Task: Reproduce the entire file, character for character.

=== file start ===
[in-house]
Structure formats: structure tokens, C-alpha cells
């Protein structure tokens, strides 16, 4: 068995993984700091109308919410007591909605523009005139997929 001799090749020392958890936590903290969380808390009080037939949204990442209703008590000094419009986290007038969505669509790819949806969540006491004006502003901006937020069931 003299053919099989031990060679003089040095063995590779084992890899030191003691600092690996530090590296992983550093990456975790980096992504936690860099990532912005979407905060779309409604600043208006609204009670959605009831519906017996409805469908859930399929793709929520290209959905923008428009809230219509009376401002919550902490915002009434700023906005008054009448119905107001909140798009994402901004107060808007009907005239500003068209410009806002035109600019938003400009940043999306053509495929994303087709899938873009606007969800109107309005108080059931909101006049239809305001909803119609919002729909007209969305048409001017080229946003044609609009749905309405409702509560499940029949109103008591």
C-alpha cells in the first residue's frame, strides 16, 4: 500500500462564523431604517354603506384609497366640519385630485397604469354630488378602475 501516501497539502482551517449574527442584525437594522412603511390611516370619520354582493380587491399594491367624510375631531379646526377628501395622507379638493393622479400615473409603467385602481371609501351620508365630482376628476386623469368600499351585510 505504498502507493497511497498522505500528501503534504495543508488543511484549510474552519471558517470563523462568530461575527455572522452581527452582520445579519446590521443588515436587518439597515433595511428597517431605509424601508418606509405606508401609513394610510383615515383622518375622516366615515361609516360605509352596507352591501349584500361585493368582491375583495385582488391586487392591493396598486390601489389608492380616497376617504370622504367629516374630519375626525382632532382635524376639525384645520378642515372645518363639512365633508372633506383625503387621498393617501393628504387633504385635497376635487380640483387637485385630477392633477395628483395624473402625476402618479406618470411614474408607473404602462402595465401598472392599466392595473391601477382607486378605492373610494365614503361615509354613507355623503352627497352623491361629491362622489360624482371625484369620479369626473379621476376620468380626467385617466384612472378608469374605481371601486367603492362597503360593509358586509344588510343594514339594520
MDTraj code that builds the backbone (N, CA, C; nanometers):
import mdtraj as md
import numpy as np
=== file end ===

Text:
[in-house]
Structure formats: structure tokens, C-alpha cells
């Protein structure tokens, strides 16, 4: 068995993984700091109308919410007591909605523009005139997929 001799090749020392958890936590903290969380808390009080037939949204990442209703008590000094419009986290007038969505669509790819949806969540006491004006502003901006937020069931 003299053919099989031990060679003089040095063995590779084992890899030191003691600092690996530090590296992983550093990456975790980096992504936690860099990532912005979407905060779309409604600043208006609204009670959605009831519906017996409805469908859930399929793709929520290209959905923008428009809230219509009376401002919550902490915002009434700023906005008054009448119905107001909140798009994402901004107060808007009907005239500003068209410009806002035109600019938003400009940043999306053509495929994303087709899938873009606007969800109107309005108080059931909101006049239809305001909803119609919002729909007209969305048409001017080229946003044609609009749905309405409702509560499940029949109103008591």
C-alpha cells in the first residue's frame, strides 16, 4: 500500500462564523431604517354603506384609497366640519385630485397604469354630488378602475 501516501497539502482551517449574527442584525437594522412603511390611516370619520354582493380587491399594491367624510375631531379646526377628501395622507379638493393622479400615473409603467385602481371609501351620508365630482376628476386623469368600499351585510 505504498502507493497511497498522505500528501503534504495543508488543511484549510474552519471558517470563523462568530461575527455572522452581527452582520445579519446590521443588515436587518439597515433595511428597517431605509424601508418606509405606508401609513394610510383615515383622518375622516366615515361609516360605509352596507352591501349584500361585493368582491375583495385582488391586487392591493396598486390601489389608492380616497376617504370622504367629516374630519375626525382632532382635524376639525384645520378642515372645518363639512365633508372633506383625503387621498393617501393628504387633504385635497376635487380640483387637485385630477392633477395628483395624473402625476402618479406618470411614474408607473404602462402595465401598472392599466392595473391601477382607486378605492373610494365614503361615509354613507355623503352627497352623491361629491362622489360624482371625484369620479369626473379621476376620468380626467385617466384612472378608469374605481371601486367603492362597503360593509358586509344588510343594514339594520
MDTraj code that builds the backbone (N, CA, C; nanometers):
import mdtraj as md
import numpy as np